IDEAS home Printed from
   My bibliography  Save this paper

Spatial Inequality in Social Progress in Bangladesh


  • Zulfiqar Ali
  • Binayak Sen


The paper tracks spatial inequality in social progress in Bangladesh as evidenced from the district level data. It uses a multivariate framework to explore the differential pace of social progress at the spatial level. The “instructive†outliers and deviants are identified in terms of underachievers and overachievers compared with the benchmark predicted by the level of aggregate affluence. The paper then draws upon discussions to coalesce a local contextual story about the possible reasons for such unexpected deviations from the general pattern. The paper concludes that the extent of spatial inequality in social development has decreased over the second half of the nineties although the overall level of inequality remains considerable. Policy implications are drawn for attacking spatial chronic poverty.[PRCPB Working Paper No. 7]

Suggested Citation

  • Zulfiqar Ali & Binayak Sen, 2010. "Spatial Inequality in Social Progress in Bangladesh," Working Papers id:2529, eSocialSciences.
  • Handle: RePEc:ess:wpaper:id:2529
    Note: Institutional Papers

    Download full text from publisher

    File URL:
    Download Restriction: no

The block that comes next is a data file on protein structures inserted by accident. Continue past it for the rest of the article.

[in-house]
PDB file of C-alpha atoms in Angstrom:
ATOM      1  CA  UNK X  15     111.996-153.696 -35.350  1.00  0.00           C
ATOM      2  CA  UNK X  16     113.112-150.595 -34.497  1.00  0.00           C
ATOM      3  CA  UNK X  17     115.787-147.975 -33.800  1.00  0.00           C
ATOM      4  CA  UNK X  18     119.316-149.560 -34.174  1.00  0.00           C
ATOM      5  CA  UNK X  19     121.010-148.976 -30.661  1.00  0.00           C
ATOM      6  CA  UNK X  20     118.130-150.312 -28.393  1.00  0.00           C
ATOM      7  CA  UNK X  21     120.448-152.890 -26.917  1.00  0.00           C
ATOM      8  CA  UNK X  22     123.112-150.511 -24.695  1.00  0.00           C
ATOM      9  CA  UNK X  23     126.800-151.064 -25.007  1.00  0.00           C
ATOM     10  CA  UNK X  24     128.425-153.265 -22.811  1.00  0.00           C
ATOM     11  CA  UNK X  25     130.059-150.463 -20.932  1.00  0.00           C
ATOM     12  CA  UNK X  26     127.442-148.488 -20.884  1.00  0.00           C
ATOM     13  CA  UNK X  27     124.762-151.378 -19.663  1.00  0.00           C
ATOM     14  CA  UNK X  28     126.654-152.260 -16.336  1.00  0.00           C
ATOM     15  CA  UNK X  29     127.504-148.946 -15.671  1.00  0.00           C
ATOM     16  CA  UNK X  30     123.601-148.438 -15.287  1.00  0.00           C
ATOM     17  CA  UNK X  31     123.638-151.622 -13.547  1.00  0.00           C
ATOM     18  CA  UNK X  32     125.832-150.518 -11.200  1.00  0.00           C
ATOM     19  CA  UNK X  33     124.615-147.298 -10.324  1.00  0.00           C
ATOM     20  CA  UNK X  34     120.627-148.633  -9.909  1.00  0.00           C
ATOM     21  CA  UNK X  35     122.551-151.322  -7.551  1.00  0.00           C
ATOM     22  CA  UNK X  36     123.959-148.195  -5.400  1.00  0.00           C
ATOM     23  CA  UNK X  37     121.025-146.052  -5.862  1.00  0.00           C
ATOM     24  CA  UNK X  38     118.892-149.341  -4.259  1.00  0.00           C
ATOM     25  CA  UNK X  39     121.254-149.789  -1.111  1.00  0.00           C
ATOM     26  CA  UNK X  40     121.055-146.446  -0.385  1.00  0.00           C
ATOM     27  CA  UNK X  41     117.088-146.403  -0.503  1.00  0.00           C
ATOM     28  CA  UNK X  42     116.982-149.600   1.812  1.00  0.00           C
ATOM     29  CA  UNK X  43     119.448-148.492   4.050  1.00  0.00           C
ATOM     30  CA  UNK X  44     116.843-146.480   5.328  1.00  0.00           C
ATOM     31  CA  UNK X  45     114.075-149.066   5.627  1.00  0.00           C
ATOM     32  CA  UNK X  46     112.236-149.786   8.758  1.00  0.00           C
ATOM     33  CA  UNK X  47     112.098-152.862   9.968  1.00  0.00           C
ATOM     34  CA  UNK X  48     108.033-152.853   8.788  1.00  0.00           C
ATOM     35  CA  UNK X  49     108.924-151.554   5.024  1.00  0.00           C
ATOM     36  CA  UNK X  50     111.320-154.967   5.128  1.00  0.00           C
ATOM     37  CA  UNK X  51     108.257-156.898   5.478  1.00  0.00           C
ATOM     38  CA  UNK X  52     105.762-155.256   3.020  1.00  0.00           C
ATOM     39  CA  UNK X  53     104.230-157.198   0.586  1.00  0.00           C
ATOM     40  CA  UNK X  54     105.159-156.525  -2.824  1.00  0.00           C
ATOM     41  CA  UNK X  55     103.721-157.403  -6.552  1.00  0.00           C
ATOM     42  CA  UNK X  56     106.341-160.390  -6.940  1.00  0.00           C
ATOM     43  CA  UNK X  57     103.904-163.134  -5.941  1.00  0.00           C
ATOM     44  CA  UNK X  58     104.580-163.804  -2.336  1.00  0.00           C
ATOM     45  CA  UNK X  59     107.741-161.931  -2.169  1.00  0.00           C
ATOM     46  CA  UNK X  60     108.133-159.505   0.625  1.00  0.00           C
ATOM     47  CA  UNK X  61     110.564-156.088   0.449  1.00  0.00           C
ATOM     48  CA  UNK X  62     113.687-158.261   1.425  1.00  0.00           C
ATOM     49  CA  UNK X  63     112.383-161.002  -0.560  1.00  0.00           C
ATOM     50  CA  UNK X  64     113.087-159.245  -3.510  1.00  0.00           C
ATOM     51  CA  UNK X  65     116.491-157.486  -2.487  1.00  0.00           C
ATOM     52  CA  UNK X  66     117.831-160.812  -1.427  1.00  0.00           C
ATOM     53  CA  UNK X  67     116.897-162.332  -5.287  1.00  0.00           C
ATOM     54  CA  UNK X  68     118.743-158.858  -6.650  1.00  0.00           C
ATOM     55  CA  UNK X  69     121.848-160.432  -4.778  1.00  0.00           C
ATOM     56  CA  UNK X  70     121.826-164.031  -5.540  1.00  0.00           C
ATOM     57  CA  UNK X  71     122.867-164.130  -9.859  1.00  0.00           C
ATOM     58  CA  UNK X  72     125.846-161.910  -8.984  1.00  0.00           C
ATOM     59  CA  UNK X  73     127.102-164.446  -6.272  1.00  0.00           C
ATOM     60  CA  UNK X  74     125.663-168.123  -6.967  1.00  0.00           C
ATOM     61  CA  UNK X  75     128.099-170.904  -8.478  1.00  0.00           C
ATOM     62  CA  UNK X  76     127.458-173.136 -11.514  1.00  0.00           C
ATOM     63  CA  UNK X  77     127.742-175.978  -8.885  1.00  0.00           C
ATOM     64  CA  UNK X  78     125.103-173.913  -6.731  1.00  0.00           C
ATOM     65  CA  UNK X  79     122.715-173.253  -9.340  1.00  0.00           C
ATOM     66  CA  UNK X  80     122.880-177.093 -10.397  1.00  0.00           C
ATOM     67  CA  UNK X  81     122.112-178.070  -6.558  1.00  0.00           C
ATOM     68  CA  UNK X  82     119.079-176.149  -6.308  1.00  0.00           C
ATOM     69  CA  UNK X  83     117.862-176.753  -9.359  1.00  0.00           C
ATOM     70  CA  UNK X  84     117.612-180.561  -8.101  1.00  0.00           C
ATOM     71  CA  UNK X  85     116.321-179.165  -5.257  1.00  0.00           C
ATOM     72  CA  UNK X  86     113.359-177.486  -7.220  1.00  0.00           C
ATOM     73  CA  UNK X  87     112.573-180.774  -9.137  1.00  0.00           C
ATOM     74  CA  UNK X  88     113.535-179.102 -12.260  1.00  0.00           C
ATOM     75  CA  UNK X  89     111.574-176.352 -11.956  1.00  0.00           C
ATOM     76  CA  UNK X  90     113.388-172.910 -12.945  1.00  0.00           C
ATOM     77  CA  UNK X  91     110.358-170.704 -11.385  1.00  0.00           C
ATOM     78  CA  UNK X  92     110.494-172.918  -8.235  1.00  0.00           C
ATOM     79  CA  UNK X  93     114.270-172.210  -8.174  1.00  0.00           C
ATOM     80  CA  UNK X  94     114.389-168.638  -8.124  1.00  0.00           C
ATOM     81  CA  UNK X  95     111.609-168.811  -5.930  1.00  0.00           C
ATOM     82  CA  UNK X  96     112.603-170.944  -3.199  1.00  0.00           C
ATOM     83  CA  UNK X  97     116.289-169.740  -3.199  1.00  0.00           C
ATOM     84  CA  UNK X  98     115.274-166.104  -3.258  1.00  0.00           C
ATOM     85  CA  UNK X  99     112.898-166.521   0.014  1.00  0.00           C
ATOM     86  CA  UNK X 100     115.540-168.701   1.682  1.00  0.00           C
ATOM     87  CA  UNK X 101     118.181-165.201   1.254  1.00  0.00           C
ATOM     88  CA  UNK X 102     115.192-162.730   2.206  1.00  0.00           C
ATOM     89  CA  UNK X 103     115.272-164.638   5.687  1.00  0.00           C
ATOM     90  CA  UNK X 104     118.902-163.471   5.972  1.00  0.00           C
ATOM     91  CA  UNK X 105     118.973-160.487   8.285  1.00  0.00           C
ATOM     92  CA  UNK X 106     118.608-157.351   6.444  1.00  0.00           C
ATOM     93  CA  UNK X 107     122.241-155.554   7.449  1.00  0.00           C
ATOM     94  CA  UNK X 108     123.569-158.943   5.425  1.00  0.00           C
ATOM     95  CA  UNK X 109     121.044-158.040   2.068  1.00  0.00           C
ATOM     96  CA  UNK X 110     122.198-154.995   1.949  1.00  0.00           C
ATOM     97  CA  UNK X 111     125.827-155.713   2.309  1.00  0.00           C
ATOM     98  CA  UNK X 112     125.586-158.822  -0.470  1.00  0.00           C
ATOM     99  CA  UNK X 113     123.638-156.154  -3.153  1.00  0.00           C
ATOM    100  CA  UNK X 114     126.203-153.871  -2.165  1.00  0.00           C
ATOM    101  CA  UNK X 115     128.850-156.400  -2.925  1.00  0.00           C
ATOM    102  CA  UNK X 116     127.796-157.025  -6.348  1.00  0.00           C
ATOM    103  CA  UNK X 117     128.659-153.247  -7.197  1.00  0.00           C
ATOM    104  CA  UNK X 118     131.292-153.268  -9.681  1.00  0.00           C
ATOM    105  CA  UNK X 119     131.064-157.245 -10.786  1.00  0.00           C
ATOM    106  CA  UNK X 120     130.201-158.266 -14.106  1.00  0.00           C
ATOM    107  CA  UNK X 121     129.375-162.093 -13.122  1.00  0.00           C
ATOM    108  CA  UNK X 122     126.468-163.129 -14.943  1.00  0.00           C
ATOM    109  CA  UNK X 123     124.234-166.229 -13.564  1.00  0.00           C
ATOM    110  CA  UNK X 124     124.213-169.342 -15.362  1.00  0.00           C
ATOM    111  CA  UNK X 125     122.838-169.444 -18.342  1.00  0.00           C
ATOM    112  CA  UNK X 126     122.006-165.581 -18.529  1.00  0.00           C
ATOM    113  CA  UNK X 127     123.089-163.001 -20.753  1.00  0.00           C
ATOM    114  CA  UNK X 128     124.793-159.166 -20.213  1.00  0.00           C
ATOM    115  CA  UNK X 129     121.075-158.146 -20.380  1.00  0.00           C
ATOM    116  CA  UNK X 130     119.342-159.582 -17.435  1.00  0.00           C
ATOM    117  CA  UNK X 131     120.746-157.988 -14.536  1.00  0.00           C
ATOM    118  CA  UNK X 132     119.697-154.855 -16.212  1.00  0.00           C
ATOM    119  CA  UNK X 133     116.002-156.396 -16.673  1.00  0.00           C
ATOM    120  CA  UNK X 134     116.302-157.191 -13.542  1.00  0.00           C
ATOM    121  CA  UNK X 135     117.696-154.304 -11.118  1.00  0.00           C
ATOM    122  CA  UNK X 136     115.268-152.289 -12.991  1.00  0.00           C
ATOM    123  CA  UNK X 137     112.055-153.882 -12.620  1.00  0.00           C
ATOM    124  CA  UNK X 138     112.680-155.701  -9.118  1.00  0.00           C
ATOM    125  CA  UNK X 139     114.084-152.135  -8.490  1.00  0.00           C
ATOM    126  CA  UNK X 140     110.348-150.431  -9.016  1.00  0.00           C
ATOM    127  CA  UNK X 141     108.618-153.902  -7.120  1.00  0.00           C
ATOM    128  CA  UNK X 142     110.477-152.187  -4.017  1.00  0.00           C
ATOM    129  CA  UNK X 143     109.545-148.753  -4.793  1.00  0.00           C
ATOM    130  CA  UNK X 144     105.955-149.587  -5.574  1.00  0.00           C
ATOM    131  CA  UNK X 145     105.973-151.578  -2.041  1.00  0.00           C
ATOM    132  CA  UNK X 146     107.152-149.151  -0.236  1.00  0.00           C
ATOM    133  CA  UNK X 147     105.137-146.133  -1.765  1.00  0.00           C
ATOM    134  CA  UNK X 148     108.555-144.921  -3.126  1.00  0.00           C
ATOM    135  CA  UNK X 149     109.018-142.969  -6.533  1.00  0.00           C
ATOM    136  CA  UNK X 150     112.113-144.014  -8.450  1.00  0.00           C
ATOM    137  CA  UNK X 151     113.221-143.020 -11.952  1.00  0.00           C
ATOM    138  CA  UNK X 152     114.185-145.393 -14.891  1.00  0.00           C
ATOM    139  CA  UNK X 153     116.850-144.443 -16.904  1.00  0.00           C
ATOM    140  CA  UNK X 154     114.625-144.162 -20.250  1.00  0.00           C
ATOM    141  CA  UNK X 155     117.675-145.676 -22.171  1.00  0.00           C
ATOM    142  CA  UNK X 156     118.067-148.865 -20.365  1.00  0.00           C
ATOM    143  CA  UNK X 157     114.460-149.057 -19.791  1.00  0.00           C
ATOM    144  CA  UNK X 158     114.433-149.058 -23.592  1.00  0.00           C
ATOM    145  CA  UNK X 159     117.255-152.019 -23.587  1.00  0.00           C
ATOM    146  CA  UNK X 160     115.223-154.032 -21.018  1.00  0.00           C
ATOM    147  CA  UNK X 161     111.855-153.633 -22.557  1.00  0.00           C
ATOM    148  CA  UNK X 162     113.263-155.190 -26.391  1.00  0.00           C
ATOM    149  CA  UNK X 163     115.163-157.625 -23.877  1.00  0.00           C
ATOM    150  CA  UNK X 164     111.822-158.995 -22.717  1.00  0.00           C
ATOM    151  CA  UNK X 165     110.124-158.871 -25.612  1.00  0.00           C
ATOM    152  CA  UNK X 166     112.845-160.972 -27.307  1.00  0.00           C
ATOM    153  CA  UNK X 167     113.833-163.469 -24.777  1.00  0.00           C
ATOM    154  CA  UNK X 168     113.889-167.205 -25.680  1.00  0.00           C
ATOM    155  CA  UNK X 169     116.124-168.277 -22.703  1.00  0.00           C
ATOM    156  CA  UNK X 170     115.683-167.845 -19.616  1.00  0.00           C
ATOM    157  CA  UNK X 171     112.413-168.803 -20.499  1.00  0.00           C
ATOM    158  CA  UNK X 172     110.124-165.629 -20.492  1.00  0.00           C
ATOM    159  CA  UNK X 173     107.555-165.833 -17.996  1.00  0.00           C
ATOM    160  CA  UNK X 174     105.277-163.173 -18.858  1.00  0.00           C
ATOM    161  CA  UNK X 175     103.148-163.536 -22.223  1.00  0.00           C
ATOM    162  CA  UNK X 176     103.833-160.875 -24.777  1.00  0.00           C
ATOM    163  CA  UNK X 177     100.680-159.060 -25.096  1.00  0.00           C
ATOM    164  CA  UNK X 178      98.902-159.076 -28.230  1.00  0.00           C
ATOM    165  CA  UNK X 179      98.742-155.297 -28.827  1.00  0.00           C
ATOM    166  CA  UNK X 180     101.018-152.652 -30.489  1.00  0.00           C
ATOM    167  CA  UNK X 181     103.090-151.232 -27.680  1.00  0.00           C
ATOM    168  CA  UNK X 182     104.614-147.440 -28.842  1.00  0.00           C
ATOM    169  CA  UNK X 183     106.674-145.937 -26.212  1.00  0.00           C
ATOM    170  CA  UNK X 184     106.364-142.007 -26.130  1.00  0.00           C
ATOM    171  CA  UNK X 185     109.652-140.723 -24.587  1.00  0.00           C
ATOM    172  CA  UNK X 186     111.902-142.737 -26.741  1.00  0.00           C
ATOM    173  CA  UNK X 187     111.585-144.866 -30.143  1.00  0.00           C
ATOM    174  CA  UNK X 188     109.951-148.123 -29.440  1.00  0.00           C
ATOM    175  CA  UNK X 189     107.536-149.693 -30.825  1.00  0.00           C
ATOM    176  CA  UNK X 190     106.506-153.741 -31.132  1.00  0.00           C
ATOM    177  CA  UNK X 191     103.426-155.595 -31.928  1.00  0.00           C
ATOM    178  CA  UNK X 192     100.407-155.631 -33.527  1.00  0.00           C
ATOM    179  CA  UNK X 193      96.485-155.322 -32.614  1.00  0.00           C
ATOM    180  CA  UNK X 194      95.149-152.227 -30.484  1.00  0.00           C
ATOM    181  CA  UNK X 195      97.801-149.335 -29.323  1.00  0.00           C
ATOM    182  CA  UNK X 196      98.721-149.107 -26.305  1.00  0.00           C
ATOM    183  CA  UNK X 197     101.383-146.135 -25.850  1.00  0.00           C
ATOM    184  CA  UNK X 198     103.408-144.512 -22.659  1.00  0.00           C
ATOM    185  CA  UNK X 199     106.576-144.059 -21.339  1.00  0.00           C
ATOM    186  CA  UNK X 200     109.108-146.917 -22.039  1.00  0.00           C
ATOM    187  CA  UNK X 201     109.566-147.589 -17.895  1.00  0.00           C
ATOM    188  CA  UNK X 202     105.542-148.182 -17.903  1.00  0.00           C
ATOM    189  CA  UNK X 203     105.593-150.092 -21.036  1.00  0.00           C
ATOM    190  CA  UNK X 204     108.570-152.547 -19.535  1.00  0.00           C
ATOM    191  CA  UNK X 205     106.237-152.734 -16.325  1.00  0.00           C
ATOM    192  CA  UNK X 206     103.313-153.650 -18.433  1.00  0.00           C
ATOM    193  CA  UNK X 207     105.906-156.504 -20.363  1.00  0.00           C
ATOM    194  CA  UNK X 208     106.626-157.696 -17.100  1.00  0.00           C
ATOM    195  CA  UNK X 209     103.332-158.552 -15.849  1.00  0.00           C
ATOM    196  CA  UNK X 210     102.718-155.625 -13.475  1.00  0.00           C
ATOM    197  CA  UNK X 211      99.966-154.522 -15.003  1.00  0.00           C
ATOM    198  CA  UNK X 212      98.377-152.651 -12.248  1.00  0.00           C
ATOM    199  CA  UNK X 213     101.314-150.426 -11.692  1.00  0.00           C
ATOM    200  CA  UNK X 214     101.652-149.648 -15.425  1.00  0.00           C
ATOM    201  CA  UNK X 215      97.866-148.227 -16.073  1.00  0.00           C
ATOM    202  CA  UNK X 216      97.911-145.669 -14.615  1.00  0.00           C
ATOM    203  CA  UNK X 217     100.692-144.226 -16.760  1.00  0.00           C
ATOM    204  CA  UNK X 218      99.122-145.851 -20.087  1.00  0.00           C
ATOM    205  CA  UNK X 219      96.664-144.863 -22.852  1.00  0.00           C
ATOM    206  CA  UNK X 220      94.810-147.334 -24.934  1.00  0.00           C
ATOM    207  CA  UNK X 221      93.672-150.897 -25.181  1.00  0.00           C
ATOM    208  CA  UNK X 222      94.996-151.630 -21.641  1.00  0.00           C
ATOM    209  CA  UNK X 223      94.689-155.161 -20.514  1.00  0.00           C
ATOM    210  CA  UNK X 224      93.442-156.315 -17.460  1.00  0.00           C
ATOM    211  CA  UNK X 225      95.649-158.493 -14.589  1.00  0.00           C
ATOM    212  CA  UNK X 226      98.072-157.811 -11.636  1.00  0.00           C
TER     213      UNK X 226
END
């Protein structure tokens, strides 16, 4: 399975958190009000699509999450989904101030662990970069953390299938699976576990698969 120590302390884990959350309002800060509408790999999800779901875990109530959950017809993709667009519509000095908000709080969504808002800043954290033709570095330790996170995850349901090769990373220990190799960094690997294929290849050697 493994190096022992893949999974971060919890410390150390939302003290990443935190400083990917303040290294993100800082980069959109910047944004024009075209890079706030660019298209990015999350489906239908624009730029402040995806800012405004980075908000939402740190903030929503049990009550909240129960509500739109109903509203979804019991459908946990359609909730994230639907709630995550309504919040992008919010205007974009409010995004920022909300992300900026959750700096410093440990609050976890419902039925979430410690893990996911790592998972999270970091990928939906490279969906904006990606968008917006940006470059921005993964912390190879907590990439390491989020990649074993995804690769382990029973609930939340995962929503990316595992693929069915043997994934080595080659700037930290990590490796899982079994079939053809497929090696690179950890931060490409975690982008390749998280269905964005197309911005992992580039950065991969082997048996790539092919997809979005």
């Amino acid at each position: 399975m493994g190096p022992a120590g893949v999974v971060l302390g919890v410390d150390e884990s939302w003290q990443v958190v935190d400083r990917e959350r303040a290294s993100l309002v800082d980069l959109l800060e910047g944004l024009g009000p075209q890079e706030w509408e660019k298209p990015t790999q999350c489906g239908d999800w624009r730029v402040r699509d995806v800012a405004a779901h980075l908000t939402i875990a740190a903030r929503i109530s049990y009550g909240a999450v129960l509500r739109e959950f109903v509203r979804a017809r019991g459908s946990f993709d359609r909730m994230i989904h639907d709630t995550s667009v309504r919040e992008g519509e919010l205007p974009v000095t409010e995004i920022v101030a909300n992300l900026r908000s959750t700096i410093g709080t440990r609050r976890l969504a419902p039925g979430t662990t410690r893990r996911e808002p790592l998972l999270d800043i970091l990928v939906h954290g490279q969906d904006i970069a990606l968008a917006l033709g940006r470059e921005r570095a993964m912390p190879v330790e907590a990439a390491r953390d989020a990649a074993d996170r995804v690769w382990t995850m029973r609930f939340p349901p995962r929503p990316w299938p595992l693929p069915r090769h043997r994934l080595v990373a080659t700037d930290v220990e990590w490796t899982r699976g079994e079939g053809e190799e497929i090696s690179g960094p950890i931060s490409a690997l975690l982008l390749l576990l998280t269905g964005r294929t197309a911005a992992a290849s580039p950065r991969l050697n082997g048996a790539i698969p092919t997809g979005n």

Other versions of this item:

    References listed on IDEAS

    1. Sudhir Anand & Martin Ravallion, 1993. "Human Development in Poor Countries: On the Role of Private Incomes and Public Services," Journal of Economic Perspectives, American Economic Association, vol. 7(1), pages 133-150, Winter.
    2. Ravallion, Martin & Wodon, Quentin, 1997. "Poor areas, or only poor people?," Policy Research Working Paper Series 1798, The World Bank.
    Full references (including those not matched with items on IDEAS)

    More about this item


    spatial; inequality; multivariate framework; spatial level; instructive; benchmark; coalesce;

    JEL classification:

    • A10 - General Economics and Teaching - - General Economics - - - General

    NEP fields

    This paper has been announced in the following NEP Reports:


    Access and download statistics


    All material on this site has been provided by the respective publishers and authors. You can help correct errors and omissions. When requesting a correction, please mention this item's handle: RePEc:ess:wpaper:id:2529. See general information about how to correct material in RePEc.

    For technical questions regarding this item, or to correct its authors, title, abstract, bibliographic or download information, contact: (Padma Prakash). General contact details of provider: .

    If you have authored this item and are not yet registered with RePEc, we encourage you to do it here. This allows to link your profile to this item. It also allows you to accept potential citations to this item that we are uncertain about.

    If CitEc recognized a reference but did not link an item in RePEc to it, you can help with this form .

    If you know of missing items citing this one, you can help us creating those links by adding the relevant references in the same way as above, for each refering item. If you are a registered author of this item, you may also want to check the "citations" tab in your RePEc Author Service profile, as there may be some citations waiting for confirmation.

    Please note that corrections may take a couple of weeks to filter through the various RePEc services.

    IDEAS is a RePEc service hosted by the Research Division of the Federal Reserve Bank of St. Louis . RePEc uses bibliographic data supplied by the respective publishers.